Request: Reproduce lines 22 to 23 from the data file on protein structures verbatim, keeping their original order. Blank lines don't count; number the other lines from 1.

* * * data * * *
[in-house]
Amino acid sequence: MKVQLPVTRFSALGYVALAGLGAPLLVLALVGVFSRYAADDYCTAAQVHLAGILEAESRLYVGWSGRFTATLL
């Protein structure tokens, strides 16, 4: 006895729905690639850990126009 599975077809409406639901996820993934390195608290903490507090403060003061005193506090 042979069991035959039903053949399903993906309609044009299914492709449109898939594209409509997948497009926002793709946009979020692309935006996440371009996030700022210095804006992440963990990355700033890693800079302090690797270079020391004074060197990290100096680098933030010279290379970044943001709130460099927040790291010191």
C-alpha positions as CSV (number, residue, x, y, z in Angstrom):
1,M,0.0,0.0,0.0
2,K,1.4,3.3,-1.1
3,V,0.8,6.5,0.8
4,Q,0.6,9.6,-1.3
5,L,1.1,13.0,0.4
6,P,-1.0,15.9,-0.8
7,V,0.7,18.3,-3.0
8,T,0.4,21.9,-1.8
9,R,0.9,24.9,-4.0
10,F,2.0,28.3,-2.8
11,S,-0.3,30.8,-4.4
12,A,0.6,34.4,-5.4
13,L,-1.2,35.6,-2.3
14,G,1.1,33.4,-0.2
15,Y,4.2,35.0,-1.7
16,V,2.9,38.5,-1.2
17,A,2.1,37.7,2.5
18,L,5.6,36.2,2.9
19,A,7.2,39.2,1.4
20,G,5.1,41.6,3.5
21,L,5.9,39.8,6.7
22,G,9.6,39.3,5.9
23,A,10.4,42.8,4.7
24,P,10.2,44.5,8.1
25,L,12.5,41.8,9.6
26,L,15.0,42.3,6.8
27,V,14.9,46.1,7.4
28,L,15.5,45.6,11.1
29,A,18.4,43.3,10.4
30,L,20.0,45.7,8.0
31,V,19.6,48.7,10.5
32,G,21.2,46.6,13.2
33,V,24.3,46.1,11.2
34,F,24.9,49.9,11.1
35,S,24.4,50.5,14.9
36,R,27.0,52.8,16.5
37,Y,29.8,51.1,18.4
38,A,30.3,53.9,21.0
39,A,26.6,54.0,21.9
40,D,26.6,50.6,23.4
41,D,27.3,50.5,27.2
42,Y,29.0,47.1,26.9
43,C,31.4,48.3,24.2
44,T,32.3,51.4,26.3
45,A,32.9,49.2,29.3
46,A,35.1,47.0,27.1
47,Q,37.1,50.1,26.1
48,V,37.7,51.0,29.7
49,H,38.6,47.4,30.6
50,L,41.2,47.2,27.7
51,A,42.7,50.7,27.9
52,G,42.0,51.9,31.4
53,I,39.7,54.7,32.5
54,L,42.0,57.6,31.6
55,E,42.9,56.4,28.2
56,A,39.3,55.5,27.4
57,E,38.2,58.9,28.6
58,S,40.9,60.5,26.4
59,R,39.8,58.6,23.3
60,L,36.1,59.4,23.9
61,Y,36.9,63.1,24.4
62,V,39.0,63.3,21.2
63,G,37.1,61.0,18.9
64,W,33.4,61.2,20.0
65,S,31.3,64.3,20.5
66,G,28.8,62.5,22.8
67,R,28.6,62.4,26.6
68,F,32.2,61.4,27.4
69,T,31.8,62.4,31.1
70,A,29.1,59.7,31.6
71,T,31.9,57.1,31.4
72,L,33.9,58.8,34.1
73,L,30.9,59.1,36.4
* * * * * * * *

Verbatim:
18,L,5.6,36.2,2.9
19,A,7.2,39.2,1.4